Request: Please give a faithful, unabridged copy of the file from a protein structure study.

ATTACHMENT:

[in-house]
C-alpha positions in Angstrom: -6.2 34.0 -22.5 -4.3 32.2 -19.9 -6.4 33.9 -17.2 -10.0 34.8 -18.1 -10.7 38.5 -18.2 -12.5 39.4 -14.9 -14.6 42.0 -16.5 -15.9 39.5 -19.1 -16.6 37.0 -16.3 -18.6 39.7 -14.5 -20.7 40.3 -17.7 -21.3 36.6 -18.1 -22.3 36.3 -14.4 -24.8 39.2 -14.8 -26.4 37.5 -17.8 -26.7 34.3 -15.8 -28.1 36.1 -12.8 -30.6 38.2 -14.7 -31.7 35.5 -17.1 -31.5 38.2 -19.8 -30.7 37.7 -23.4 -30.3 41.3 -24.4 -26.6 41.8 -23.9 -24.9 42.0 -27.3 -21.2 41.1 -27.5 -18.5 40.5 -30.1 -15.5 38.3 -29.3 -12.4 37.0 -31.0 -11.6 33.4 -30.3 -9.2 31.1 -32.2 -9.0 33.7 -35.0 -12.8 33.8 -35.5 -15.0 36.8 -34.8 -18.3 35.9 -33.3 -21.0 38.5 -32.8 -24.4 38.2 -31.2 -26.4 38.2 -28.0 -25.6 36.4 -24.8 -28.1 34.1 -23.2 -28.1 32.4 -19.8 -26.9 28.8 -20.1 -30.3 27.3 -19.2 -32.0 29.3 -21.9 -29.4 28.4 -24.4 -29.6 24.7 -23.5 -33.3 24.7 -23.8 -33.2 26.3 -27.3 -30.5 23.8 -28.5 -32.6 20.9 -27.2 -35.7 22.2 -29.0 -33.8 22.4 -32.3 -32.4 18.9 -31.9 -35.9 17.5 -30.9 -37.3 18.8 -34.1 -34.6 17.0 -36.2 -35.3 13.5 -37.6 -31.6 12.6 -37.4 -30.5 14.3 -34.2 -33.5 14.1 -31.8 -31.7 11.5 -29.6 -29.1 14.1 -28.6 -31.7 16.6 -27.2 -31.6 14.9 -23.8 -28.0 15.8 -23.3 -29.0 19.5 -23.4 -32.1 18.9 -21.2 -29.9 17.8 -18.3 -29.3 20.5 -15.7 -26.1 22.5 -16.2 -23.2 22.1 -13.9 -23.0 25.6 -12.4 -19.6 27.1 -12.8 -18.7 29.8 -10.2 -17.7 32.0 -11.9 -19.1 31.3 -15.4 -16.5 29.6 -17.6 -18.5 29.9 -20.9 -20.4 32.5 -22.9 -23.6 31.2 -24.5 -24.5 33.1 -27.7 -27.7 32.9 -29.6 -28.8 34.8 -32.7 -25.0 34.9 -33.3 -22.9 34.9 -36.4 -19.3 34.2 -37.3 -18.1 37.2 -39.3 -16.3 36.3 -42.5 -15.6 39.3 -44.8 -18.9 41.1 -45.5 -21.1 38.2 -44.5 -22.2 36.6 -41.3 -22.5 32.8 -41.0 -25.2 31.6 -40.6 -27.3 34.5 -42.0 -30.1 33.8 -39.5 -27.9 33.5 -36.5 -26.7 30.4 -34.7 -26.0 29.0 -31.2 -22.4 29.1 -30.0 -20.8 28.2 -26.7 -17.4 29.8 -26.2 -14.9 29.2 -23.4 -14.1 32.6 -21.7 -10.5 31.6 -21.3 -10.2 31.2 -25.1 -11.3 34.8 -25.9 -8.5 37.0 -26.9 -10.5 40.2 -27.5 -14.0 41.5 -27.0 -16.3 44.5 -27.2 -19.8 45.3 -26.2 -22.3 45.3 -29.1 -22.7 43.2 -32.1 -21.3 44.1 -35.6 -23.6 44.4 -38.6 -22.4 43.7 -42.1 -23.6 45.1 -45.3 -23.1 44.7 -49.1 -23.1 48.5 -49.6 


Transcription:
[in-house]
C-alpha positions in Angstrom: -6.2 34.0 -22.5 -4.3 32.2 -19.9 -6.4 33.9 -17.2 -10.0 34.8 -18.1 -10.7 38.5 -18.2 -12.5 39.4 -14.9 -14.6 42.0 -16.5 -15.9 39.5 -19.1 -16.6 37.0 -16.3 -18.6 39.7 -14.5 -20.7 40.3 -17.7 -21.3 36.6 -18.1 -22.3 36.3 -14.4 -24.8 39.2 -14.8 -26.4 37.5 -17.8 -26.7 34.3 -15.8 -28.1 36.1 -12.8 -30.6 38.2 -14.7 -31.7 35.5 -17.1 -31.5 38.2 -19.8 -30.7 37.7 -23.4 -30.3 41.3 -24.4 -26.6 41.8 -23.9 -24.9 42.0 -27.3 -21.2 41.1 -27.5 -18.5 40.5 -30.1 -15.5 38.3 -29.3 -12.4 37.0 -31.0 -11.6 33.4 -30.3 -9.2 31.1 -32.2 -9.0 33.7 -35.0 -12.8 33.8 -35.5 -15.0 36.8 -34.8 -18.3 35.9 -33.3 -21.0 38.5 -32.8 -24.4 38.2 -31.2 -26.4 38.2 -28.0 -25.6 36.4 -24.8 -28.1 34.1 -23.2 -28.1 32.4 -19.8 -26.9 28.8 -20.1 -30.3 27.3 -19.2 -32.0 29.3 -21.9 -29.4 28.4 -24.4 -29.6 24.7 -23.5 -33.3 24.7 -23.8 -33.2 26.3 -27.3 -30.5 23.8 -28.5 -32.6 20.9 -27.2 -35.7 22.2 -29.0 -33.8 22.4 -32.3 -32.4 18.9 -31.9 -35.9 17.5 -30.9 -37.3 18.8 -34.1 -34.6 17.0 -36.2 -35.3 13.5 -37.6 -31.6 12.6 -37.4 -30.5 14.3 -34.2 -33.5 14.1 -31.8 -31.7 11.5 -29.6 -29.1 14.1 -28.6 -31.7 16.6 -27.2 -31.6 14.9 -23.8 -28.0 15.8 -23.3 -29.0 19.5 -23.4 -32.1 18.9 -21.2 -29.9 17.8 -18.3 -29.3 20.5 -15.7 -26.1 22.5 -16.2 -23.2 22.1 -13.9 -23.0 25.6 -12.4 -19.6 27.1 -12.8 -18.7 29.8 -10.2 -17.7 32.0 -11.9 -19.1 31.3 -15.4 -16.5 29.6 -17.6 -18.5 29.9 -20.9 -20.4 32.5 -22.9 -23.6 31.2 -24.5 -24.5 33.1 -27.7 -27.7 32.9 -29.6 -28.8 34.8 -32.7 -25.0 34.9 -33.3 -22.9 34.9 -36.4 -19.3 34.2 -37.3 -18.1 37.2 -39.3 -16.3 36.3 -42.5 -15.6 39.3 -44.8 -18.9 41.1 -45.5 -21.1 38.2 -44.5 -22.2 36.6 -41.3 -22.5 32.8 -41.0 -25.2 31.6 -40.6 -27.3 34.5 -42.0 -30.1 33.8 -39.5 -27.9 33.5 -36.5 -26.7 30.4 -34.7 -26.0 29.0 -31.2 -22.4 29.1 -30.0 -20.8 28.2 -26.7 -17.4 29.8 -26.2 -14.9 29.2 -23.4 -14.1 32.6 -21.7 -10.5 31.6 -21.3 -10.2 31.2 -25.1 -11.3 34.8 -25.9 -8.5 37.0 -26.9 -10.5 40.2 -27.5 -14.0 41.5 -27.0 -16.3 44.5 -27.2 -19.8 45.3 -26.2 -22.3 45.3 -29.1 -22.7 43.2 -32.1 -21.3 44.1 -35.6 -23.6 44.4 -38.6 -22.4 43.7 -42.1 -23.6 45.1 -45.3 -23.1 44.7 -49.1 -23.1 48.5 -49.6 